There is nothing else like it in the state — a new community clinic offering comprehensive medical, dental and mental health services that is fully equipped to serve people with developmental disabilities.
The newest addition to Santa Rosa Community Health’s array of health center facilities, the Dutton Campus at 1300 N. Dutton Ave., opened this week.
But unlike SRCH’s other clinics, the $11.5 million Dutton Campus received $4 million in state funding to care for residents displaced next year by the closing of Sonoma Developmental Center.
The new clinic’s medical director for developmentally disabled patients is Dr. Anne French, a family doctor who was a physician at SDC for many years. The entire staff at the new clinic was given training on how to care for people with developmental disabilities, said Dr. Carla Longchamp, the medical director of the Dutton campus.
Like SRCH’s other clinics, the new campus is designated as a federally qualified health center, a classification that allows it to get an enhanced reimbursement from Medi-Cal, the state’s version of the federal Medicaid program. As such, the clinic is required to serve anyone who walks through its doors.
Longchamp pointed out that medical services for patients with disabilities will not be separated or isolated from those without.
“They come in through the front door and they can be seen in any one of the exam rooms,” said Longchamp.
The launch of the new clinic comes at a crucial time for SRCH, which lost its flagship medical facility, Vista Family Health on Round Barn Circle, during last year’s firestorm.
Located just north of Fountain Grove Parkway, the exterior of the building remained standing but the clinic’s interior was destroyed by smoke and water.
The loss of Vista cost 56 exam rooms — half the medical exam space at SRCH. SRCH has a roster of 50,000 patients and logs about 200,000 patients a year at its nine medical sites.
After the fire, SRCH expanded services at its other campuses and also turned to mobile clinics and temporary clinics in converted shipping containers to meet the demand.
Longchamp and Dutton Campus site director Sara Brewer said those steps allowed SRCH to meet 90 percent of the patient demand immediately after the fire. The new campus will relieve much of the pressure placed on the other facilities, they said.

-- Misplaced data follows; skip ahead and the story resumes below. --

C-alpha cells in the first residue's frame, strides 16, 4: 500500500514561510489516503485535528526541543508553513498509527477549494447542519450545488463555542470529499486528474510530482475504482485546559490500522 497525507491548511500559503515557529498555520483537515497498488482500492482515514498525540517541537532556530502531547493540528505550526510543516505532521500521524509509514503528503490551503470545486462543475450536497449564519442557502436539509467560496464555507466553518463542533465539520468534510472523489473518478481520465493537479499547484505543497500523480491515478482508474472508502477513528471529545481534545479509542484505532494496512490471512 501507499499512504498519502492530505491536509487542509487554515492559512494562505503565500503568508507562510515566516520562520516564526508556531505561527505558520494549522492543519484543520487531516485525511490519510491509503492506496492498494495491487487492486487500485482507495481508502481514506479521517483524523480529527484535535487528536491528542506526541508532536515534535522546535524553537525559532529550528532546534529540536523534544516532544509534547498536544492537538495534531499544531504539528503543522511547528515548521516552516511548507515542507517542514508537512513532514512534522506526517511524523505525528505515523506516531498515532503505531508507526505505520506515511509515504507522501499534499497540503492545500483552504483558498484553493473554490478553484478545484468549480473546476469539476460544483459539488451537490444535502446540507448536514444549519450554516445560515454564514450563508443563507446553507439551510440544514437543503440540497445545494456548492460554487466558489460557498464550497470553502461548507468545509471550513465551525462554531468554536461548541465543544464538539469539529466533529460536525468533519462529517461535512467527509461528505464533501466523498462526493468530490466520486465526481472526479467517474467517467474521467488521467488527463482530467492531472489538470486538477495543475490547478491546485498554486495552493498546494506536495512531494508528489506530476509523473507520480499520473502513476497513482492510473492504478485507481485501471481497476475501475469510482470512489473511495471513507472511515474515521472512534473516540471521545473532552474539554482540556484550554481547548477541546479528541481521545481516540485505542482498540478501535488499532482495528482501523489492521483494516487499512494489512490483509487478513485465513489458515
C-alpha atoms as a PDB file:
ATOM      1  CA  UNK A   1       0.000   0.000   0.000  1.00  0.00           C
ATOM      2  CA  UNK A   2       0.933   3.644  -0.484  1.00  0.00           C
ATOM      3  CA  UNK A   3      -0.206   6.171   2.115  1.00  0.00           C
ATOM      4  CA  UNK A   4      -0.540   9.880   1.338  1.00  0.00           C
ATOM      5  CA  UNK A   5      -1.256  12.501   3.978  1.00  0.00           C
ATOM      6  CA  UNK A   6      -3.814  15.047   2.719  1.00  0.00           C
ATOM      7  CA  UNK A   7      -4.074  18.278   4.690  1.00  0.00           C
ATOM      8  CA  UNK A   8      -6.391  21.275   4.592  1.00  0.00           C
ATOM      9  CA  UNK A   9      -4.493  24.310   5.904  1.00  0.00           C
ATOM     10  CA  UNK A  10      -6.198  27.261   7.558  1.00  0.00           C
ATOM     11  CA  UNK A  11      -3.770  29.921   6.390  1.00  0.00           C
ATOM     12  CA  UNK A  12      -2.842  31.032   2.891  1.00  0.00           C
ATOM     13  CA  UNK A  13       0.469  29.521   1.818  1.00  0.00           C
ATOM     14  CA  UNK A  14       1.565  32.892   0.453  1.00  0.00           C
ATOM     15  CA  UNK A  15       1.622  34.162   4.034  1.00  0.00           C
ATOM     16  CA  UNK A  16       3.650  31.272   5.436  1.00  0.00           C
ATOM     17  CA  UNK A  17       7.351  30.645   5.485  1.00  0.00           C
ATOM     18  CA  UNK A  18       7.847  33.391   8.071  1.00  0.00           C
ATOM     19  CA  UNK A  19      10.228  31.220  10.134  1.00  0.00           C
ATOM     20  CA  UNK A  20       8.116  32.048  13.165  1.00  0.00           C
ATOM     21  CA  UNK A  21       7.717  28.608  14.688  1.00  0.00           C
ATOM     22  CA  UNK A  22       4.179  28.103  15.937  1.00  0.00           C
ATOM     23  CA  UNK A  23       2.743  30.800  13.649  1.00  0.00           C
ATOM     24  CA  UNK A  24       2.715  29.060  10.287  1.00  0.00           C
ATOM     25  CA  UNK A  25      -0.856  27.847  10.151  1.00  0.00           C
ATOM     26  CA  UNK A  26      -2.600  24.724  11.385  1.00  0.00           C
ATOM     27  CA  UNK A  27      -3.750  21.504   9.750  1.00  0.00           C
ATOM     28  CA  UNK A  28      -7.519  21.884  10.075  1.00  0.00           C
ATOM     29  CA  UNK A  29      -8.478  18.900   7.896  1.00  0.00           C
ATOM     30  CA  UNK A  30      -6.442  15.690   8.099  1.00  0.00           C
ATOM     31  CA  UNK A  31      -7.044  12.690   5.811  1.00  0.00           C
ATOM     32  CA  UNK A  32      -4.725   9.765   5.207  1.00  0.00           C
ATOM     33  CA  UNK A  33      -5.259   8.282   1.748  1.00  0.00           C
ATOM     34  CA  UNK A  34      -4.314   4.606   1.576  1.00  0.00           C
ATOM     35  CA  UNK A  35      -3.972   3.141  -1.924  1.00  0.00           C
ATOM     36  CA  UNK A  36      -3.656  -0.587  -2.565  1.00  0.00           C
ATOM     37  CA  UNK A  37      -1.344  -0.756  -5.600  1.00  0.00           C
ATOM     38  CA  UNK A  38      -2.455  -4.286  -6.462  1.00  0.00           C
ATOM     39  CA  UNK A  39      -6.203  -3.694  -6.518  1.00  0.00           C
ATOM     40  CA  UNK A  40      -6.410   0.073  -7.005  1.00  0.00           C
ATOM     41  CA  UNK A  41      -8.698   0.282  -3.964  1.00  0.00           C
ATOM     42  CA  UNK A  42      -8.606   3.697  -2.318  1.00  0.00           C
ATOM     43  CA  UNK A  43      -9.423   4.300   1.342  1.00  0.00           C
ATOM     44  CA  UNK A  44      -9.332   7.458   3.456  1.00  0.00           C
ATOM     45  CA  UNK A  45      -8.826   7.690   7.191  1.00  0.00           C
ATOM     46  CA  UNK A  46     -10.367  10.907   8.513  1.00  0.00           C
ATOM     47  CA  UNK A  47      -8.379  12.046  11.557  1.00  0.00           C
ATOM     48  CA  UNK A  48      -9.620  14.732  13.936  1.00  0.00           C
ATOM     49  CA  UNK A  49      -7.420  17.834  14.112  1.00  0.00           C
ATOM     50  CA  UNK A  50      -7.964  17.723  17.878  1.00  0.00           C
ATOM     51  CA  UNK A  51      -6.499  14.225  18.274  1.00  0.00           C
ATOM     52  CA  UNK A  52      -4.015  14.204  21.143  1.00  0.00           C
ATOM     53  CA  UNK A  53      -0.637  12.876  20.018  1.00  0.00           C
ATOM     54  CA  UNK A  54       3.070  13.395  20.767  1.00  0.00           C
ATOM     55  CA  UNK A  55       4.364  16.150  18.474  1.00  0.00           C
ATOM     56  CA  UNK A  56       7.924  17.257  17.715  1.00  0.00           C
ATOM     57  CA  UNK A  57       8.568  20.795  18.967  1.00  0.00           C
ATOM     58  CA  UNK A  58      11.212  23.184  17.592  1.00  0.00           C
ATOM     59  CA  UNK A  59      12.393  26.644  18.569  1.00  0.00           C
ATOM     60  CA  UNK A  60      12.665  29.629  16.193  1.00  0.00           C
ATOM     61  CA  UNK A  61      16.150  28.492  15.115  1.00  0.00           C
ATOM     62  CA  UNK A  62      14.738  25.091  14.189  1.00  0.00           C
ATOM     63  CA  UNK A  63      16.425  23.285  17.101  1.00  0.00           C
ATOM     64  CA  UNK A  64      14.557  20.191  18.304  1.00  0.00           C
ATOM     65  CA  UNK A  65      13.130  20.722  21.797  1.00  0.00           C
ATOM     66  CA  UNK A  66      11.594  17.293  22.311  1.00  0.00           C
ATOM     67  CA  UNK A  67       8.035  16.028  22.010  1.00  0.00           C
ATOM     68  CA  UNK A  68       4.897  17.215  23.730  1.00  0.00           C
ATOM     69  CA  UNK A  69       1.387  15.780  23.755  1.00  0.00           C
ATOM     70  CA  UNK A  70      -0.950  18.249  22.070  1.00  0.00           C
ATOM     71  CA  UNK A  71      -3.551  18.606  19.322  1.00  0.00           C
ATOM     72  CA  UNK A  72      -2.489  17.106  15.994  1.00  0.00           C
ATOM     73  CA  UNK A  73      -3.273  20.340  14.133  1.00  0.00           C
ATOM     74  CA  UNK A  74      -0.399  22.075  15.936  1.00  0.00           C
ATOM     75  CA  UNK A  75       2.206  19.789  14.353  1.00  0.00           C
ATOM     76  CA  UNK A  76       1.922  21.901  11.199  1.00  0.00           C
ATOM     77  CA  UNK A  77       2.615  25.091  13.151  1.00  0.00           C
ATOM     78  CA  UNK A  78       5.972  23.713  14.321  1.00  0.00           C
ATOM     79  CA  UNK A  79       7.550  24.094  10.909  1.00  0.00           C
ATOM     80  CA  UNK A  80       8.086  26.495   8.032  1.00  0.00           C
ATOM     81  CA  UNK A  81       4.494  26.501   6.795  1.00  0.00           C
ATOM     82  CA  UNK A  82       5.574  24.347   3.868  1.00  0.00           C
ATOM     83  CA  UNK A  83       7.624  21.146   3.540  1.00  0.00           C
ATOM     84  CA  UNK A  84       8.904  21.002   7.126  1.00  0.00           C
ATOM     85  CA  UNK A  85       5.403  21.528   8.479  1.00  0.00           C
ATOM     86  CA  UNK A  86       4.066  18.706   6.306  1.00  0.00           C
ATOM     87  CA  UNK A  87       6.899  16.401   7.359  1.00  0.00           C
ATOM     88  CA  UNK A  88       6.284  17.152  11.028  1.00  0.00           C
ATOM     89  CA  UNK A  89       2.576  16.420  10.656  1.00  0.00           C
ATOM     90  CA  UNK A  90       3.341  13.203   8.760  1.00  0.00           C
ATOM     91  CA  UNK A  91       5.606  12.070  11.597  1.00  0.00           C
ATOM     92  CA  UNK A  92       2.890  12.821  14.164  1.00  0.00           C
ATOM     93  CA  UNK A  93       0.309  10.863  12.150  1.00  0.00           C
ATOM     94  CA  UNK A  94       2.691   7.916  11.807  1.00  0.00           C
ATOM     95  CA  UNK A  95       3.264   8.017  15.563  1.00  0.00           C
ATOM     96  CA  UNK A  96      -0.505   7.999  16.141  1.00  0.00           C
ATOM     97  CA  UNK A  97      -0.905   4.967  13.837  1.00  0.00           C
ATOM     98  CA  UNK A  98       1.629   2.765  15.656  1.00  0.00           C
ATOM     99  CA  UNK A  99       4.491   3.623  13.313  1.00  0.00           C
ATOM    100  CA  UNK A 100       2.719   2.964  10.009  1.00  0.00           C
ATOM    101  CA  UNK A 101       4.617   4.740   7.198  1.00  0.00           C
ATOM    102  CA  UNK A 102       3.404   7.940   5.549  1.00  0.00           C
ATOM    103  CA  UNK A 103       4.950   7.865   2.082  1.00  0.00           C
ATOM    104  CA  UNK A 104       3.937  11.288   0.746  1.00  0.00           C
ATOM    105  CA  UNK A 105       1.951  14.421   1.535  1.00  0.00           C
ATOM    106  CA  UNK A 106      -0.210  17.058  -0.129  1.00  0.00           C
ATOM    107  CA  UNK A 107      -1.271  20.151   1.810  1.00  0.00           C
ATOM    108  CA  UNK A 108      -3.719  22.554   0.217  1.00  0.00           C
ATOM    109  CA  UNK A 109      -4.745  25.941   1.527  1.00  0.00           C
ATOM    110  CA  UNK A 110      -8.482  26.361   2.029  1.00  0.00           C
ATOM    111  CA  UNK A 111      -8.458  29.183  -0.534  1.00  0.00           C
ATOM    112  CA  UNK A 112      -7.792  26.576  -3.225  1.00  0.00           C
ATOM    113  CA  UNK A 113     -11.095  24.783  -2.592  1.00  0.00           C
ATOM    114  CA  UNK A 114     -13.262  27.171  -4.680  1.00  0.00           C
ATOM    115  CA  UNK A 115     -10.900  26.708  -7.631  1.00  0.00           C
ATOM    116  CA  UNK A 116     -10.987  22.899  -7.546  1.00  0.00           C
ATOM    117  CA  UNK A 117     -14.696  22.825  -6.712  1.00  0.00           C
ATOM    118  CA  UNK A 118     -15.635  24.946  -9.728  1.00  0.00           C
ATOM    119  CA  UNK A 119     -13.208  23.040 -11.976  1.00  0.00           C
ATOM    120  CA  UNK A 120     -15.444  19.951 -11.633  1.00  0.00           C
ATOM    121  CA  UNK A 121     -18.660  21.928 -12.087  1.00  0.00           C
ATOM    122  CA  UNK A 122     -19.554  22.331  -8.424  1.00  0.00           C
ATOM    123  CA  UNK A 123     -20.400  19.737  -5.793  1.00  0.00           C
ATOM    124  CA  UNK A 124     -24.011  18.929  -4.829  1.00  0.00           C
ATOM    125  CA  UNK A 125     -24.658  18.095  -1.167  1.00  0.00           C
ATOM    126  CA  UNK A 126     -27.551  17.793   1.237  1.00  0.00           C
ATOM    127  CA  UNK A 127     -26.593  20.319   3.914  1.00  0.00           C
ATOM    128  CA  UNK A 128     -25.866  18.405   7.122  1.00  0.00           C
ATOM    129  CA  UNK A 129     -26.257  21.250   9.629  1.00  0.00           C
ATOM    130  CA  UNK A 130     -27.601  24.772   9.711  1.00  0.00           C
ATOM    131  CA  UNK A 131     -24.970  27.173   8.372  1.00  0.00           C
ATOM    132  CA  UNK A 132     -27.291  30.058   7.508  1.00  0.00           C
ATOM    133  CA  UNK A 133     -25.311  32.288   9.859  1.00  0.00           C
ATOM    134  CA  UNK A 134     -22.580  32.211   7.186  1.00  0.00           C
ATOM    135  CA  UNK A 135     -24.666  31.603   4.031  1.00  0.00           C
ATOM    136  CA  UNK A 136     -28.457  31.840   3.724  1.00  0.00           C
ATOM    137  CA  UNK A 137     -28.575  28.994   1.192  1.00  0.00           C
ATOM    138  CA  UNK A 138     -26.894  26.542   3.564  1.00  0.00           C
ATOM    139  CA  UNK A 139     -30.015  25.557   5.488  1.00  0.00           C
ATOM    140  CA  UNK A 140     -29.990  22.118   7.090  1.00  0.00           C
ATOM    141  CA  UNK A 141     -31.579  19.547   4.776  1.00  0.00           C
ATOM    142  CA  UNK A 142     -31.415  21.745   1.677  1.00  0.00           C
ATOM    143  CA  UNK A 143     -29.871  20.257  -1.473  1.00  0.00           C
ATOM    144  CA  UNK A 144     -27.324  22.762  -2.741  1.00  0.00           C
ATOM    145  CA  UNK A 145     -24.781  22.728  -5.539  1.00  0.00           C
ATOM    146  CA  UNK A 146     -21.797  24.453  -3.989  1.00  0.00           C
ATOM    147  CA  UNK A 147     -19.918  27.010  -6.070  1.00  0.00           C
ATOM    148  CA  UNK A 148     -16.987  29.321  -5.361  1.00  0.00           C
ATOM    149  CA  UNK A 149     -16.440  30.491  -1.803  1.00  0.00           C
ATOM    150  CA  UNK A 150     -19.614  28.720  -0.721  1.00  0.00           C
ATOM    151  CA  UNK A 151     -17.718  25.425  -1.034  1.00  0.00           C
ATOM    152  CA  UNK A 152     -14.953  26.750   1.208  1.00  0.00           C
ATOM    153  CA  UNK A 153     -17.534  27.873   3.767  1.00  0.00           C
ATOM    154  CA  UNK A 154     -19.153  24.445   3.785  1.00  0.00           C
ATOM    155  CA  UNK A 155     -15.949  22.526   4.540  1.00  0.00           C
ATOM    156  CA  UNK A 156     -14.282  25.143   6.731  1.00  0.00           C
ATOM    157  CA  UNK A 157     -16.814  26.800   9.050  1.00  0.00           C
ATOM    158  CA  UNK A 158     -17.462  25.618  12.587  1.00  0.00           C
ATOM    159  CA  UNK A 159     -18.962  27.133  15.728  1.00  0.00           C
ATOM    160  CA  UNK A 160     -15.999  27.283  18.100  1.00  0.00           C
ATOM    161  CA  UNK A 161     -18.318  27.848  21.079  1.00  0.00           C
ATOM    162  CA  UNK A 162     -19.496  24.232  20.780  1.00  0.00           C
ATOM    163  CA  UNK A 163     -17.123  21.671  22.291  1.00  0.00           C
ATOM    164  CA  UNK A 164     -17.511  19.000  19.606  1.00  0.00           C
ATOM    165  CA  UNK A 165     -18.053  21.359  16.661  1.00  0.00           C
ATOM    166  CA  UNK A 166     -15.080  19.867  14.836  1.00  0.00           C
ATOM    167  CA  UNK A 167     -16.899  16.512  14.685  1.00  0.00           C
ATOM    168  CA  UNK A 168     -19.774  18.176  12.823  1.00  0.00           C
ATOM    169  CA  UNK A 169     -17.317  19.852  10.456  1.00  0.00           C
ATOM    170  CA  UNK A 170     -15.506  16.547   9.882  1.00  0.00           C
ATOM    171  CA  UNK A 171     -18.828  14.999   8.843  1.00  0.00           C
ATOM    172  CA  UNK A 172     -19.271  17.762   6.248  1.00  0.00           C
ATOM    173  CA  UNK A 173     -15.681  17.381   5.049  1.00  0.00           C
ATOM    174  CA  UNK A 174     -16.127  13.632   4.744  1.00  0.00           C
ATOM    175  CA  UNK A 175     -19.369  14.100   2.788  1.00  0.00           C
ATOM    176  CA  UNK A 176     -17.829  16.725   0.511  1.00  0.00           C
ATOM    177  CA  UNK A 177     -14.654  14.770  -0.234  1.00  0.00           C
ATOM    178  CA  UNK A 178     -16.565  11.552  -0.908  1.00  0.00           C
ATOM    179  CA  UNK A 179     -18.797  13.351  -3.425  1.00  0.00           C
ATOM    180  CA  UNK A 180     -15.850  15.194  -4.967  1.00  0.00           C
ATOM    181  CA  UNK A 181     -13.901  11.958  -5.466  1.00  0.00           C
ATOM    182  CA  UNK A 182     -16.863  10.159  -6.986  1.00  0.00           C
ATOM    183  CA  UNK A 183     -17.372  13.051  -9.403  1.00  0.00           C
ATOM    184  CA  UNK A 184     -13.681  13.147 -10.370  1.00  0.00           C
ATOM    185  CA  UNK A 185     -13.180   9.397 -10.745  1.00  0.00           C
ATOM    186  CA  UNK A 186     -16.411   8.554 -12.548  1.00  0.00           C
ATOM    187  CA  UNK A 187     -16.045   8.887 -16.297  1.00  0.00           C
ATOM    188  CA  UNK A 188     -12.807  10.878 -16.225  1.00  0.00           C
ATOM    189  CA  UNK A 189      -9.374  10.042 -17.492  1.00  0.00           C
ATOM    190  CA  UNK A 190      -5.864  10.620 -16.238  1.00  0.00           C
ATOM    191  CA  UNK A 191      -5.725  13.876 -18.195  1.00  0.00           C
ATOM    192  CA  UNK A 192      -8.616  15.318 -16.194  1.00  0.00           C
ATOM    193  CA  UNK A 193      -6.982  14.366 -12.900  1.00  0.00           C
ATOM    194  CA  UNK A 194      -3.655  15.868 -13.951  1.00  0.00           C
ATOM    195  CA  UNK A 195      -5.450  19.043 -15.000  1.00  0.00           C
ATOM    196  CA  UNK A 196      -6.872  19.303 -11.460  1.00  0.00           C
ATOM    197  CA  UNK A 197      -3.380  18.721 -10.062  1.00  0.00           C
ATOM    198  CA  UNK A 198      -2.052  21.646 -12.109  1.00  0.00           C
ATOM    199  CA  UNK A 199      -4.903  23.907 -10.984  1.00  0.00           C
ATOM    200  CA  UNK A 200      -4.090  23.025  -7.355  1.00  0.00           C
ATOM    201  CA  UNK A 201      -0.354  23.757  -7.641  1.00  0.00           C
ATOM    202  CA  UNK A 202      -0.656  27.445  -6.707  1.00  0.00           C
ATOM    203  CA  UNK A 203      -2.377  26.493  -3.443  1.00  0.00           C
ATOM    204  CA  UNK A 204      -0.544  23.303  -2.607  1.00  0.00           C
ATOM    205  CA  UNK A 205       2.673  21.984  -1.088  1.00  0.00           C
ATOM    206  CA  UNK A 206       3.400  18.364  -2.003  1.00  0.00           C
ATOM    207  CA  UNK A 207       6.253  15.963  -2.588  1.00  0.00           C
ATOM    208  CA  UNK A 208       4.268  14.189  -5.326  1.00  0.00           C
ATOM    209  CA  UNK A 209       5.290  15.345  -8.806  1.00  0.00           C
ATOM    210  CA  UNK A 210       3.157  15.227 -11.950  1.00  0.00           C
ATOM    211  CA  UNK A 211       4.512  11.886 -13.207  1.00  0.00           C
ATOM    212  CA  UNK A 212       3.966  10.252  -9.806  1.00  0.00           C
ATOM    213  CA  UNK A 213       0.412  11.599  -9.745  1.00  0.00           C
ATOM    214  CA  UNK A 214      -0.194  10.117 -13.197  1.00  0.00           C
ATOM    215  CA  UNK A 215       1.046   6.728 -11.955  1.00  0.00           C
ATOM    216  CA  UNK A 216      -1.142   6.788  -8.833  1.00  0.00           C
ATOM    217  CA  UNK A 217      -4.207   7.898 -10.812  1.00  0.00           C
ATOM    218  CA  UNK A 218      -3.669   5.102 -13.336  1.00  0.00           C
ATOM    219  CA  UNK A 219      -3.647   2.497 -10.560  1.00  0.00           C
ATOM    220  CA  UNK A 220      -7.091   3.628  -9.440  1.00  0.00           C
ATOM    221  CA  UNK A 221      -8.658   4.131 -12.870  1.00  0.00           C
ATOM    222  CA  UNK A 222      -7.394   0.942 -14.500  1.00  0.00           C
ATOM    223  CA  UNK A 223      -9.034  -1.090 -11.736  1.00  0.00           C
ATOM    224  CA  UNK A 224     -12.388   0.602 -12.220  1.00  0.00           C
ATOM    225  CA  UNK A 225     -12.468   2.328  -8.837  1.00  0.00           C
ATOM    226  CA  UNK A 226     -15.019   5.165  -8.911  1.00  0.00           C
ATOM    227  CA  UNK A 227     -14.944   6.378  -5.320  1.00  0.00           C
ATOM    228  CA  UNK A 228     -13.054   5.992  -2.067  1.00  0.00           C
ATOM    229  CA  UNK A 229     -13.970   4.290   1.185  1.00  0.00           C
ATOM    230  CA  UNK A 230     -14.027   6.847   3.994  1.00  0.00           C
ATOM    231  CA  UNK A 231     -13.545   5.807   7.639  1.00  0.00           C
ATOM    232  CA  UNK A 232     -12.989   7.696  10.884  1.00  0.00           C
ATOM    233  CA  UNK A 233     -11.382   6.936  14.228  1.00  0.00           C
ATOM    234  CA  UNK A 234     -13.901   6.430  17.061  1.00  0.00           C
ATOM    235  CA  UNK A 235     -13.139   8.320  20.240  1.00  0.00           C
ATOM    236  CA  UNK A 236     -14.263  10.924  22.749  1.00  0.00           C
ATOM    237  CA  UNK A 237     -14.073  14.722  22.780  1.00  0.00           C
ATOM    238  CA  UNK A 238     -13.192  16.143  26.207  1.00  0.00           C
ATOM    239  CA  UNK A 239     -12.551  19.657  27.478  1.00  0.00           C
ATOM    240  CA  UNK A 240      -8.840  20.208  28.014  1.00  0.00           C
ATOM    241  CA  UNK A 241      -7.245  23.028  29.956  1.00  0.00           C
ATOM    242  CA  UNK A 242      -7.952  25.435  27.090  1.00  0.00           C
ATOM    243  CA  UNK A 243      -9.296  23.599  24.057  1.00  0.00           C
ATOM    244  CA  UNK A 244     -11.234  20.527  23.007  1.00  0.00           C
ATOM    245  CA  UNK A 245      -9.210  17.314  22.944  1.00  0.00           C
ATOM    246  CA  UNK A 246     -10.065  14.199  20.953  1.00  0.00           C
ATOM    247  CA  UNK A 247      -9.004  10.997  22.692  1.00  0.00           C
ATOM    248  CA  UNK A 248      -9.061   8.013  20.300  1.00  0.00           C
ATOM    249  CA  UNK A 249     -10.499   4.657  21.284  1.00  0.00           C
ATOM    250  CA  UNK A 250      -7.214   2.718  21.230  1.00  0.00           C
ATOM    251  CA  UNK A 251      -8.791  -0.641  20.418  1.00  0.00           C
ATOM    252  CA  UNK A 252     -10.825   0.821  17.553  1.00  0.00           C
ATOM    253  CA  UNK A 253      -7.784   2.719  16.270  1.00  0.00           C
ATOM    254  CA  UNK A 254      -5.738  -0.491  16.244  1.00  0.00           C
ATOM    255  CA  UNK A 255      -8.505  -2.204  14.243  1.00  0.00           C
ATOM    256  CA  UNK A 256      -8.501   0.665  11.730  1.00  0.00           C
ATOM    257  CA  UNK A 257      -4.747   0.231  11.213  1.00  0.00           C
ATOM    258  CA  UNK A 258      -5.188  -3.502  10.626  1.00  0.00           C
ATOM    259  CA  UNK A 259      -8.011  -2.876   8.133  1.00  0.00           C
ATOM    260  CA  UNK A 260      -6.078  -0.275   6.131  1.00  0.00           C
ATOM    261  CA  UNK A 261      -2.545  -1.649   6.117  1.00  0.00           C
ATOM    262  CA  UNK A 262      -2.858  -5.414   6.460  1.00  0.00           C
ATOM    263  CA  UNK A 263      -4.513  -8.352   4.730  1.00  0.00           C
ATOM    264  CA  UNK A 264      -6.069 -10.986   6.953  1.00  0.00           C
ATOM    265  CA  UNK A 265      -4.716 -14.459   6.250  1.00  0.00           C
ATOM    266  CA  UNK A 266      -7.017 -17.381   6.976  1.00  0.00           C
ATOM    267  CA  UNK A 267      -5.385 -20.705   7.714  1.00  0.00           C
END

The new clinic has 24 exam rooms, eight dental operation rooms, six behavioral health rooms, a testing laboratory and pharmacy. The facility also has a specialized area with four exam rooms for alternative and complimentary medicine. These treatments include acupuncture, naturopathy, chiropractic care and osteopathy.
Aside from the new Dutton campus, SRCH also plans to soon open another 20 exam rooms at a medical complex that currently houses Sutter Health-affiliated physicians. That complex, at 3883 Airway Drive, was also damaged by the Tubbs fire, but has undergone significant post-fire reconstruction.
You can reach Staff Writer Martin Espinoza at 707-521-5213 or firstname.lastname@example.org. On Twitter @renofish.
Shelters for Pawnee fire evacuees
Lower Lake High School, 9430 Lake St., Lower Lake, is the official shelter established for people evacuating from the Pawnee fire. It is equipped to handle animals.
The Clearlake Oaks Moose Lodge, 15900 E. Highway 20, Clearlake Oaks, is not authorized by the Office of Emergency Services but is also sheltering fire evacuees, mostly people in campers and RVs who want their animals with them.
There is an authorized Lake County animal services station in an open field at Highway 53 and Anderson Ridge Road in Lower Lake.